"Our investigation proves that the cruel treatment of chickens by Tyson Foods is a systematic, company-wide problem not isolated incidents as the company would have the public believe," says Stephen Wells, Animal Legal Defense Fund Executive Director.
Speed maims and kills
The investigator points to the speed of the conveyor belts and lines on which chickens are hung as one of the main problems. The plant processes up to a quarter of a million chickens a day, forcing each worker to handle thirty-five birds per minute. The slaughter process moves so fast, there's no way the workers can handle the birds humanely. The speed also makes repetitive stress injuries common among workers.
ALDF seeks justice
ALDF is asking the Attorney General of the State of Delaware, where Tyson Foods is incorporated, to investigate and sanction the company. Additionally, ALDF has filed formal complaints against Tyson with:
- United States Department of Agriculture (USDA) Food Safety and Inspection Service: Requesting enforcement of basic food safety practices outlined in the Poultry Products Inspection Act and humane animal handling practices.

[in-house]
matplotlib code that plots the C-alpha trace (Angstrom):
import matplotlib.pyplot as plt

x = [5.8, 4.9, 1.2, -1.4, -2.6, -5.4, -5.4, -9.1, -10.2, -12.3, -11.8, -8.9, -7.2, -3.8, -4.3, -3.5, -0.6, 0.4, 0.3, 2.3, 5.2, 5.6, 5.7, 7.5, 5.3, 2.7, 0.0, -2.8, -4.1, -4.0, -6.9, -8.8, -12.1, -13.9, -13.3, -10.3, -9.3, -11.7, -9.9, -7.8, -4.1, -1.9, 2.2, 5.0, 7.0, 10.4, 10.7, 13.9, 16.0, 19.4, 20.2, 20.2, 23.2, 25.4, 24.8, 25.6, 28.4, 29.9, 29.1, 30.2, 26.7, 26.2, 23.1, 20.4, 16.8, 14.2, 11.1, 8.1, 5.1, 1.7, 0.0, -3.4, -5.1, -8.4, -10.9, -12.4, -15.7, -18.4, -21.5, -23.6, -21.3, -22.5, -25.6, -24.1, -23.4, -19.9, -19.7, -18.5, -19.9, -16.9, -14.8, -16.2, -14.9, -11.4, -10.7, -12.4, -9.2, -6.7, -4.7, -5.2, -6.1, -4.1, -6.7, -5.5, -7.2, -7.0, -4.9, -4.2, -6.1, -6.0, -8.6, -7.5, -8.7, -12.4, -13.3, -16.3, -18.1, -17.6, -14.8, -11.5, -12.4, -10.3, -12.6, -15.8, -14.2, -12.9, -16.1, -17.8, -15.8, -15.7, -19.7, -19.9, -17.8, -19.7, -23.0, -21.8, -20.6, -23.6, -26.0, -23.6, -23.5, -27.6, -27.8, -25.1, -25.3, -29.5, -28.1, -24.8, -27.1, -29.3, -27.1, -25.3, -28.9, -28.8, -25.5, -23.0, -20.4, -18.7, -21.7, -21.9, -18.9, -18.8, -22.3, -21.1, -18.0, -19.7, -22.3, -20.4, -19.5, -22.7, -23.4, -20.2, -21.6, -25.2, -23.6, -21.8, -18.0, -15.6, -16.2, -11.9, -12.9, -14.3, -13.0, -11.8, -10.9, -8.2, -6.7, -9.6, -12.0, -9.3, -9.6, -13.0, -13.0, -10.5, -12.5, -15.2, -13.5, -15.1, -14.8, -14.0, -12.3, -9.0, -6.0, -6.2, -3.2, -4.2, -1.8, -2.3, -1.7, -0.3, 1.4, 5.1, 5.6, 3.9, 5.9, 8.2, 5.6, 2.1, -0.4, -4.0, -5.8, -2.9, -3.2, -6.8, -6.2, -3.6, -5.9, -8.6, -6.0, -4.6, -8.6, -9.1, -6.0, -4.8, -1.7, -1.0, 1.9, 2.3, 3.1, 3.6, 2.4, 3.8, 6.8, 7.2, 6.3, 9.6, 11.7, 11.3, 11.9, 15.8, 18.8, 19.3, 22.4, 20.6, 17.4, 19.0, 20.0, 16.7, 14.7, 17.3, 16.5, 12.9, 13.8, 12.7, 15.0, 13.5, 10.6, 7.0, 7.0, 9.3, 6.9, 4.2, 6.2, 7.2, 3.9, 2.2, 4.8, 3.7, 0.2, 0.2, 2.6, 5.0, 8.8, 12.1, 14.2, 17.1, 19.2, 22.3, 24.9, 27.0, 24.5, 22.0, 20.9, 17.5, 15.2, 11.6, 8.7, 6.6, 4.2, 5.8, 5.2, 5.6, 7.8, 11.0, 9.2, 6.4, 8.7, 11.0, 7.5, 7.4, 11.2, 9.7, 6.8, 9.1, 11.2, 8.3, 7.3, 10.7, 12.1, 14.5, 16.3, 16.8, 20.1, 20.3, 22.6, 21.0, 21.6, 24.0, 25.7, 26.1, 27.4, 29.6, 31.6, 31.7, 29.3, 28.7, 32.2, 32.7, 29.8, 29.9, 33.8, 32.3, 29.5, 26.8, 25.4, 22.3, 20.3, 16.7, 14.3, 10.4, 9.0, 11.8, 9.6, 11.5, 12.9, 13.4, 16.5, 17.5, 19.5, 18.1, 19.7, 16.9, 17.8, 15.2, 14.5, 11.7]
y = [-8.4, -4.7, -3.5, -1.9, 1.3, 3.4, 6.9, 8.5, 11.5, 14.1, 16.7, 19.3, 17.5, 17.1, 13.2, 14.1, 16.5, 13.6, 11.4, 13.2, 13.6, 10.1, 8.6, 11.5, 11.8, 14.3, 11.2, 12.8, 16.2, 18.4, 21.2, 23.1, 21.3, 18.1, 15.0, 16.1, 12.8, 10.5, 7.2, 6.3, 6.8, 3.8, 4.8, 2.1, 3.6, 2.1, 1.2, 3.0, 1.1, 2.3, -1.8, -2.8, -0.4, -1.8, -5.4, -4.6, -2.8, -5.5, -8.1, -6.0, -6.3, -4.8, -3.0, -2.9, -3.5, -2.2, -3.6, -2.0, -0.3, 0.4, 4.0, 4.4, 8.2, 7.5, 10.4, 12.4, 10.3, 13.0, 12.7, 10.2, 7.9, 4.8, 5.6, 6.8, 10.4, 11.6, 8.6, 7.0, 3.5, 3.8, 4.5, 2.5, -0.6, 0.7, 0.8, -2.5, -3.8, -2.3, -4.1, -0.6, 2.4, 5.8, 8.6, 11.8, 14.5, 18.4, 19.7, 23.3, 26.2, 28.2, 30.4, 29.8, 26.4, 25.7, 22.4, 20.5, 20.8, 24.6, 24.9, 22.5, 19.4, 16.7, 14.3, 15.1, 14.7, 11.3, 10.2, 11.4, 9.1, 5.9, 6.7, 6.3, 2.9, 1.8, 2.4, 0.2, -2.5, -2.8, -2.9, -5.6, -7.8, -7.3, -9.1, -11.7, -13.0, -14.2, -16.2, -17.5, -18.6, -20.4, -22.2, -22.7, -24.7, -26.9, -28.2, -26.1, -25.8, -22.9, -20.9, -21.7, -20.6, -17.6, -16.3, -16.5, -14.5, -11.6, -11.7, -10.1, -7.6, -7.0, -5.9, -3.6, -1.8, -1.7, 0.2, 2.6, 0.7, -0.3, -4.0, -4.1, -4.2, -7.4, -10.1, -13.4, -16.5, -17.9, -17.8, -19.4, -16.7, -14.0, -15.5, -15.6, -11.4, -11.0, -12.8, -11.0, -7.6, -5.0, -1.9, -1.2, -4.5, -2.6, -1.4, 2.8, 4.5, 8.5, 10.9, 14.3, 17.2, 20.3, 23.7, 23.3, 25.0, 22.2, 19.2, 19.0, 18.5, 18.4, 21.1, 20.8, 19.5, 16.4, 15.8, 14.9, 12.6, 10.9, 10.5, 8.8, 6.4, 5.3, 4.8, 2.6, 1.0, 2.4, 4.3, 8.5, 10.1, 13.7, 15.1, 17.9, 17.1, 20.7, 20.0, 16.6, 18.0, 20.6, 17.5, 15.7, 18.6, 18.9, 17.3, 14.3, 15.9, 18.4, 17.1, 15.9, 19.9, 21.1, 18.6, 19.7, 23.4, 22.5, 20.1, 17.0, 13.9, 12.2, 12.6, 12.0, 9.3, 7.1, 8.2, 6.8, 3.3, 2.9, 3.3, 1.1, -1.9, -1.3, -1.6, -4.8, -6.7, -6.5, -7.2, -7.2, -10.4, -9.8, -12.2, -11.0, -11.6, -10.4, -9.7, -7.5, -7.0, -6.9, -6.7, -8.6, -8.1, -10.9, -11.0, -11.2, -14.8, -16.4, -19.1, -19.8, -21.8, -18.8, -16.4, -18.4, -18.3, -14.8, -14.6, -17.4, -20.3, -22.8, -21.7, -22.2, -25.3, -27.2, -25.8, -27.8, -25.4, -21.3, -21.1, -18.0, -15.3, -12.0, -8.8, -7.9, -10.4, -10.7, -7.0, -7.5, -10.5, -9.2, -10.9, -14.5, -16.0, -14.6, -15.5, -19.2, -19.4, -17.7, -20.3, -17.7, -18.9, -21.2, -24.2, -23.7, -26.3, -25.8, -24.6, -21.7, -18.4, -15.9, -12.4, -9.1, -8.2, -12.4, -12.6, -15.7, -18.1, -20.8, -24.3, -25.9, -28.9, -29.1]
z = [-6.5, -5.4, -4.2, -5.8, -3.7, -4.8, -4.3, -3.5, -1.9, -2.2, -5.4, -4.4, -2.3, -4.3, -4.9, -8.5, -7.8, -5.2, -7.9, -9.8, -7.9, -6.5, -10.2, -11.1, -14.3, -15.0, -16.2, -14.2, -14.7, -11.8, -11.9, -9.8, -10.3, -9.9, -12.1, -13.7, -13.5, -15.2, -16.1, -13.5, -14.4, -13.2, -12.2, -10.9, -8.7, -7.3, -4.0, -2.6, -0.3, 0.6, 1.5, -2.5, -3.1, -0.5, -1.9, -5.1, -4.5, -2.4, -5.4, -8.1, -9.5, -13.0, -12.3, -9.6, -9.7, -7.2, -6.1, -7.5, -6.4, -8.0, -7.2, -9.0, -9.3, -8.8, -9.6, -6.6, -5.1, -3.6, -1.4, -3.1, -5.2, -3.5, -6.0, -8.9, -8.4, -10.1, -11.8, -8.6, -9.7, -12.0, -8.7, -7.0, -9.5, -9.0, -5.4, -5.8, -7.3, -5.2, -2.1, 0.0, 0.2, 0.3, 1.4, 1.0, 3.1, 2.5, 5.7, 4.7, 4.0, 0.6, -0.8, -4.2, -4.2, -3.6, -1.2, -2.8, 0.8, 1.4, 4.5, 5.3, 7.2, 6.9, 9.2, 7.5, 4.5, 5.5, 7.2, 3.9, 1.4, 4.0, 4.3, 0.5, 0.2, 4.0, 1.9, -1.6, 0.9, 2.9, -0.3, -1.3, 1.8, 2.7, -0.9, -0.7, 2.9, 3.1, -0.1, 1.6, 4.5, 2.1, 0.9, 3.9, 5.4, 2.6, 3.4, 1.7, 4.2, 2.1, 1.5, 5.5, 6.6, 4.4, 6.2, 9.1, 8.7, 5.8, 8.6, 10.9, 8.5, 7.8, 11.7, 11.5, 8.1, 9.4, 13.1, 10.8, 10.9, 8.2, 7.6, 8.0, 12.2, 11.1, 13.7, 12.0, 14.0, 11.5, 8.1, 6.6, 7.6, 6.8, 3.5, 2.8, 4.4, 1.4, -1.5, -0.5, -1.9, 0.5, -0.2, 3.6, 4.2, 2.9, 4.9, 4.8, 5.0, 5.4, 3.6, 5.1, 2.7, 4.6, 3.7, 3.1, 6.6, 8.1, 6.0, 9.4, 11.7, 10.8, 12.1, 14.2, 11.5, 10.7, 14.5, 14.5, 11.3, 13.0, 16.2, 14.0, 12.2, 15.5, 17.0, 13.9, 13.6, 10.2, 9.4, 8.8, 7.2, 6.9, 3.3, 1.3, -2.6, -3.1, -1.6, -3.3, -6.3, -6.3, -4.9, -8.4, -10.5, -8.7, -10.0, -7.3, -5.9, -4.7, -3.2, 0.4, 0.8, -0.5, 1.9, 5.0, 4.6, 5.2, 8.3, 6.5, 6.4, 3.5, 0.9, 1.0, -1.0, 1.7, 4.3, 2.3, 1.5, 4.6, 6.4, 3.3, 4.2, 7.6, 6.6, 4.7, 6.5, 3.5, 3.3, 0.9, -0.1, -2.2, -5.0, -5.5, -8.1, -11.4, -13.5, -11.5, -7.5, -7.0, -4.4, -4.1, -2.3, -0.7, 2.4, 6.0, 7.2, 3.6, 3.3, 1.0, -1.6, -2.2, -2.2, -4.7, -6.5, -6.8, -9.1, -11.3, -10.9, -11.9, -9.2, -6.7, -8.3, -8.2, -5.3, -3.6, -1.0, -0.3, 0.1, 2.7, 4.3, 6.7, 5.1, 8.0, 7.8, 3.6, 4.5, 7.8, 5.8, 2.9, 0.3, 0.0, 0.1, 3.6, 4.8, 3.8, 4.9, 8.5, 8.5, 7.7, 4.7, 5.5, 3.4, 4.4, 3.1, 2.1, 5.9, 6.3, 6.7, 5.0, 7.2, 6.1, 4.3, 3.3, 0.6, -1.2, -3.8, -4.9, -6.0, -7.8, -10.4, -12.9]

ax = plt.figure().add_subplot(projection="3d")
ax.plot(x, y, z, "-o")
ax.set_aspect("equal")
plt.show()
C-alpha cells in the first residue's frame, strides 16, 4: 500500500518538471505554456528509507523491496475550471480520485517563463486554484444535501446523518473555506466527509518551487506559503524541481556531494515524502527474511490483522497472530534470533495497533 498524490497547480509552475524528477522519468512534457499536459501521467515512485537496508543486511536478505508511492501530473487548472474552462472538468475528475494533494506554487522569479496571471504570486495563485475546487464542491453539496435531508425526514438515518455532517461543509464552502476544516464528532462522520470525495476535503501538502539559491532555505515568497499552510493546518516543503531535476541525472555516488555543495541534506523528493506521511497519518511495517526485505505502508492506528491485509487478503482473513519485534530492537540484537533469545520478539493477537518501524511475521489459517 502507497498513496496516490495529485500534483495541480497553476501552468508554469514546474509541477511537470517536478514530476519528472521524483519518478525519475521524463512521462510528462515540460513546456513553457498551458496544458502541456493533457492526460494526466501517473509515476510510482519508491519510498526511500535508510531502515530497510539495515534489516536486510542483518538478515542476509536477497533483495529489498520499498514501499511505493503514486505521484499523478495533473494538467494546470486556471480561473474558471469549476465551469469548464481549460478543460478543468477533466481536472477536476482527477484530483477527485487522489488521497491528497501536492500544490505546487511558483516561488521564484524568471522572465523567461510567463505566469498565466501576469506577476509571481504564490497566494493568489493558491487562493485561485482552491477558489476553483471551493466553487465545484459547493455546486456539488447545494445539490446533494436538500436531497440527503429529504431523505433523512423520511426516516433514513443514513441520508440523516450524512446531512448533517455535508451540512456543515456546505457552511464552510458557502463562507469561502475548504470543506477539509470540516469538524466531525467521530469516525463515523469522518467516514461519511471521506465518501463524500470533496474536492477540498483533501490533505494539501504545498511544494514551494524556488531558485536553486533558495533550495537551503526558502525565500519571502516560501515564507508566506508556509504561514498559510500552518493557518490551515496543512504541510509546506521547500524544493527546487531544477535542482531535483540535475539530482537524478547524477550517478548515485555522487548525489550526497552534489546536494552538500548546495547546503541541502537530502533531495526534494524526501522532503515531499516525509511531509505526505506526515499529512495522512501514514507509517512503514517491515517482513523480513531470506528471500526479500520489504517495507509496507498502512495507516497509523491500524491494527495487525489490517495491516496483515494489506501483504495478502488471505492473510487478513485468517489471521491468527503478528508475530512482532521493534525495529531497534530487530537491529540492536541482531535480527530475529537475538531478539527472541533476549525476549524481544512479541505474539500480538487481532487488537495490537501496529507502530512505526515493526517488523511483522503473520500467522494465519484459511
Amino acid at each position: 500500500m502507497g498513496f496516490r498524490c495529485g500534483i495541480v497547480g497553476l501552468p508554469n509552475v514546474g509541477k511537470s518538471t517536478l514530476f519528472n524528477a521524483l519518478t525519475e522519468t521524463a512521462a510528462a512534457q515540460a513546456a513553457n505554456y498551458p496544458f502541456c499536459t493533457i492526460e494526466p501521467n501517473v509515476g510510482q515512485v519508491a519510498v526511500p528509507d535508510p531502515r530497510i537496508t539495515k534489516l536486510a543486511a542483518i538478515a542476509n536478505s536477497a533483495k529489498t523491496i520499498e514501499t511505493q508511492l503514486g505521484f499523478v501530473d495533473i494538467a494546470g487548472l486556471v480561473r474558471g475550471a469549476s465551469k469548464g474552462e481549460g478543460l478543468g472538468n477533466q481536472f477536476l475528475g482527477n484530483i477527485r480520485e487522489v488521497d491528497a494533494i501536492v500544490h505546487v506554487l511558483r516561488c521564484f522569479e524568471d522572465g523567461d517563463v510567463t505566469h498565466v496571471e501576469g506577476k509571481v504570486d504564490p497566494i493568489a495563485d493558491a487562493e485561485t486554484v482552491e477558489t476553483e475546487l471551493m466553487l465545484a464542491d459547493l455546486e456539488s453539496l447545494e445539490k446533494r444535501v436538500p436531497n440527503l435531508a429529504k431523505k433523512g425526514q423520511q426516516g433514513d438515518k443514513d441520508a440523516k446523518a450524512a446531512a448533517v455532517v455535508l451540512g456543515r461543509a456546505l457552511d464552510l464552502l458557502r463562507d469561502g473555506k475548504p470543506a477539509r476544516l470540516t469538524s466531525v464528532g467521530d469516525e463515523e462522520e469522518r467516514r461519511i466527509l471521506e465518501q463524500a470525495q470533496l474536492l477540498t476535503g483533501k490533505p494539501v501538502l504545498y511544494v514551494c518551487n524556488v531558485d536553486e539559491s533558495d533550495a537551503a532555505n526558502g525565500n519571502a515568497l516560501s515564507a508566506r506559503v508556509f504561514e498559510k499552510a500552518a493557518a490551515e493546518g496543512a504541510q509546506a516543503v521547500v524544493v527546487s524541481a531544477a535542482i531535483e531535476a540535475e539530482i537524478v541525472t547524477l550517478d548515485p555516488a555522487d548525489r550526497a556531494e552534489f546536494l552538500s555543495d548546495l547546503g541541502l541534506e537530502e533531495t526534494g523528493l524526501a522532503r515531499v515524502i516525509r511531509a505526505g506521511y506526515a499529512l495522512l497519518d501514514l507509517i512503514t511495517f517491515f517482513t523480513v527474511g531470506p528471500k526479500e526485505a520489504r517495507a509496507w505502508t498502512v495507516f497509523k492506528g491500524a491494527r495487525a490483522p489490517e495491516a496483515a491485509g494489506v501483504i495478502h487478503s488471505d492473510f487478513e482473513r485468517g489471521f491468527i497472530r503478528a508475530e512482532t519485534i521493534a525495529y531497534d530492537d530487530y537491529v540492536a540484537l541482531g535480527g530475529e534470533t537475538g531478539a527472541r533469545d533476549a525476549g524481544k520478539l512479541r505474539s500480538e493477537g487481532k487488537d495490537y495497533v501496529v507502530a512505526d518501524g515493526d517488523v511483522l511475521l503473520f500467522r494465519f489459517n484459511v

- Occupational Safety and Health Administration (OSHA): Asking OSHA to cite Tyson for conveyor belt speeds that violate its safe workplace standards, increasing the risk of workers suffering repetitive motion stress or being maimed and/or injured.
- Securities and Exchange Commission (SEC): Accusing Tyson Foods of making false statements in corporate and investor materials about prioritizing animal welfare, while refusing to improve the treatment of animals at its farms and slaughterhouses.
ALDF is urging the company to immediately reduce the speed at which chickens are slaughtered and to set a firm date for switching a majority of processing plants over to "controlled atmosphere stunning." This method uses carbon dioxide or other gases to render birds unconscious before they are slaughtered.